When building a strategy to transition out of your business, you’ll have to address some of the following questions:
- Who will run the business after I leave?
- How will the business change when I’m gone?
- Will my employees be taken care of?
An employee stock ownership plan (ESOP) may be the solution you’re looking for. ESOPs eliminate much of the uncertainty inherent in business transitions, making them beneficial to the company, your employees, and to business owners. Let’s explore how ESOPs can help.
ESOPs, when used as part of an exit plan, provide a handful of financial benefits.
Capital gain deferral for C corporation shareholders.
If organized correctly, exiting shareholders can defer gain recognition from the sale of their ownership interests by transferring their stock into an ESOP. For this technique to work, a few things must happen.
- The company must be a C corporation. Capital gain deferral is not an option for S corporation owners.
- The departing owner must sell shares of company stock to the ESOP, and they must have owned those shares for at least 3 years prior to the sale.
- The departing owner must invest their proceeds from the stock sale in qualified replacement property (which typically includes common stock, preferred stock, or bonds of another corporation) within 12 months of the stock sale.
- After the stock sale, the ESOP must hold at least 30% of outstanding company stock.
- The departing shareholder must make a Section 1042 election on their tax return.
If each of these things happens, the departing shareholder can defer gain recognition on their stock sale until they liquidate their qualified replacement property. If they hold that replacement property until death, they may even be able to exclude their gain permanently.
Preferential tax treatment for all selling shareholders.
If your business is an S corporation or you choose not to make the Section 1042 election, you won’t be able to defer your gain, but you will qualify for preferential tax treatment. When you sell your shares to the ESOP, you’ll recognize a capital gain. Right now, capital gains are taxed at preferential rates, at a maximum rate of 23.8% (20% capital gains tax rate, plus a potential 3.8% tax on net investment income). In many other exit strategies, the sale of your ownership could be considered a sale of assets, which may be taxed as ordinary income.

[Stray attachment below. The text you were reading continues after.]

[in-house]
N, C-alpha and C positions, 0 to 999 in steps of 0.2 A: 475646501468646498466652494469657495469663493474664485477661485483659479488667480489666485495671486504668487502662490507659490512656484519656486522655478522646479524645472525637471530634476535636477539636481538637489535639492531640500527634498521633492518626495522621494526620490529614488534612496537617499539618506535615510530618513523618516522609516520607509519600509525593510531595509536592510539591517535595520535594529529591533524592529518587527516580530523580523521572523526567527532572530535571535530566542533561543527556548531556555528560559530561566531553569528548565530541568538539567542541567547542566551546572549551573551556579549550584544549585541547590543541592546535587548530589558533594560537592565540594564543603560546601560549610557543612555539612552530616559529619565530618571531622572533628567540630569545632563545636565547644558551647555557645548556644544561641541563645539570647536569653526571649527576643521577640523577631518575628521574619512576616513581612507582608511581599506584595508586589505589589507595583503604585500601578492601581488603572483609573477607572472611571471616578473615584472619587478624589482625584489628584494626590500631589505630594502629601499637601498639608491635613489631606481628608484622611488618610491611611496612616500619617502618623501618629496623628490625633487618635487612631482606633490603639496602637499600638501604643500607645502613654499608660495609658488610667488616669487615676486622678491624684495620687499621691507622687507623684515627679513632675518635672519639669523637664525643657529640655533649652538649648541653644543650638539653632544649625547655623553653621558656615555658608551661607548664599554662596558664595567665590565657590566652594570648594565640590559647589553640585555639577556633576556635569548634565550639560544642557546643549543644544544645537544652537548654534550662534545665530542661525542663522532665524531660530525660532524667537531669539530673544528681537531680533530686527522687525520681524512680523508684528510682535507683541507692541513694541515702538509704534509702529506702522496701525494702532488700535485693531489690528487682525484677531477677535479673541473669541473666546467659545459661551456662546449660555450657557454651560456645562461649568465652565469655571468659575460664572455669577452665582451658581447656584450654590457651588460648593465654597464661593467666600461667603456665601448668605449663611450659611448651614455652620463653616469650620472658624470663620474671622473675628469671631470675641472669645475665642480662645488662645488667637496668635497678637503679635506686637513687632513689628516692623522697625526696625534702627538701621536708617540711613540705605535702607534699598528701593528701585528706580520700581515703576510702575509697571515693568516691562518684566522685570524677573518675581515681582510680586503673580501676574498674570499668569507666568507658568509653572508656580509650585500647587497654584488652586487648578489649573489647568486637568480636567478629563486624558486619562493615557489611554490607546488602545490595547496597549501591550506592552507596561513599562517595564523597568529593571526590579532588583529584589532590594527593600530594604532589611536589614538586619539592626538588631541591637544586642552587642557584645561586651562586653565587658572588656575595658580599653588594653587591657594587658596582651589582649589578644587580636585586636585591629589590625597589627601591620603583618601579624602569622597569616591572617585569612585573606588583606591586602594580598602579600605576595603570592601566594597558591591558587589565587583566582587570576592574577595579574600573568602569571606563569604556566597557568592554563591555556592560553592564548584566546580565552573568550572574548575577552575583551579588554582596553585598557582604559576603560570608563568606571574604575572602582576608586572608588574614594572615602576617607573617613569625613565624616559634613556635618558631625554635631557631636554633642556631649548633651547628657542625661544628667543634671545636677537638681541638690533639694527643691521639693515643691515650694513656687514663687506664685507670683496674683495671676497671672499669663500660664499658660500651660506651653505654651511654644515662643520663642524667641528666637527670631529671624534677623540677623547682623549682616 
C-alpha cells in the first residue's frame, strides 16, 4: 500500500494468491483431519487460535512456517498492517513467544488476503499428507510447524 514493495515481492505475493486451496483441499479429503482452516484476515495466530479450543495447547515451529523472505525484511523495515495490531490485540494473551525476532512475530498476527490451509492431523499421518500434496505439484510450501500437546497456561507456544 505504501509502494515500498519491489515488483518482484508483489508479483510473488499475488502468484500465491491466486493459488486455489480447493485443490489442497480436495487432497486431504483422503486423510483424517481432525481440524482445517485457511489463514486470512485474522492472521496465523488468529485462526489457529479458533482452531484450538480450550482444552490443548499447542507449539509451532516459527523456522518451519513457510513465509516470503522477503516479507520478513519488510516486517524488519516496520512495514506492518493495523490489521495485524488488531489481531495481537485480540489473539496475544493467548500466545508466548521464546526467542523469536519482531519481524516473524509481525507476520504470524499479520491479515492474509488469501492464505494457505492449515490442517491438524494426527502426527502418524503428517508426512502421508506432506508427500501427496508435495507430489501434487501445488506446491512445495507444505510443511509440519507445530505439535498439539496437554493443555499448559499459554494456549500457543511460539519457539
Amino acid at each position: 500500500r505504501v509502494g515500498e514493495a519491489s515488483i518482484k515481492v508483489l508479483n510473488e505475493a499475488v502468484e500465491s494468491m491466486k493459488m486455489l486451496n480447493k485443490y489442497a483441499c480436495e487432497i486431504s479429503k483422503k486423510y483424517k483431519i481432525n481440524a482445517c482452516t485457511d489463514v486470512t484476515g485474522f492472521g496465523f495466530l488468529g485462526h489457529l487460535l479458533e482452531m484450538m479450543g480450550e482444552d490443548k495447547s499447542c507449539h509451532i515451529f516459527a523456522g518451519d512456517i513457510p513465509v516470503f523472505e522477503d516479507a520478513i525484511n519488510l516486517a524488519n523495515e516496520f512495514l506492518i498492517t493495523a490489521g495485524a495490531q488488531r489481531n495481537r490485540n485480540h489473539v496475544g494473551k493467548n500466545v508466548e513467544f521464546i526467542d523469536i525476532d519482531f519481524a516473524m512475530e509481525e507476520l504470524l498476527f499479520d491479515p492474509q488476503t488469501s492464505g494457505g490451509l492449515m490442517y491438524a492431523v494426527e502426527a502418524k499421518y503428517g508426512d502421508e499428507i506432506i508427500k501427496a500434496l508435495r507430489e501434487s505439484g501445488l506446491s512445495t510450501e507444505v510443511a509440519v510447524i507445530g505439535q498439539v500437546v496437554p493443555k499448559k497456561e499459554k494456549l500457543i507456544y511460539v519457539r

Shares are guaranteed to transfer at fair market value.
When you sell your shares to an ESOP, the ESOP is required to pay fair market value – no more, no less. In a third-party sale, price is not guaranteed. The buyer may be able to negotiate a discount on your stock shares, causing you to lose some of the value you’ve built into your business.
Of course, it’s also possible that a third-party acquisition could yield a higher sales price. For example, a purchasing entity may want to pay a premium for your business if they anticipate owning your operations will create synergies within their organization. However, to many business owners, an ESOP may still be the preferred route. To be guaranteed an on-demand divestiture at fair market value, they are more than willing to forego the prospect of a sale that exceeds fair market value.
Using an ESOP to transition out of your business can provide non-financial benefits, as well.
Establishes a market for company shares.
A difficult part of exiting your business is finding a suitable buyer. When you establish an ESOP, you’re essentially building a market for your shares.
This holds true even if your company already has an ESOP established prior to your exit. Employees retiring from an ESOP company will be granted shares of company stock as part of their retirement portfolio. The company is required to repurchase those shares at fair market value within a certain time frame after the employee leaves or retires.
Ownership transfers to those with a vested interest in the business.
Finding an external buyer of private company stock is difficult, and even if you do find a willing buyer, their motivations may not align with the goals you have for your company. Selling your shares to an ESOP ensures that company shares will be owned by those with vested interests in keeping your business running: its current employees.
Owners can continue to have control over the business.
In some instances, former business owners can continue to influence the company even after they’ve sold their shares. When selling shares to an ESOP, exiting shareholders may accept a note from the ESOP trust in lieu of cash. This effectively transforms them from being a shareholder to being a lender. When coordinating this deal, the selling shareholder can help draft the debt repayment plan to benefit them financially, but more importantly, they’ll continue to hold stake in the company in the form of debt rather than equity.
ESOP companies are a bit different than non-ESOP companies, so if using an ESOP in your transition strategy sounds appealing to you, we encourage you to learn a bit more about how they operate. Please see the following blogs to learn more:
Reach out to us to discuss further. Our Meaden and Moore advisors understand the tax, legal, fiduciary, and fiscal requirements of ESOPs and can help ensure yours will benefit you, your company, and your employees in the long run.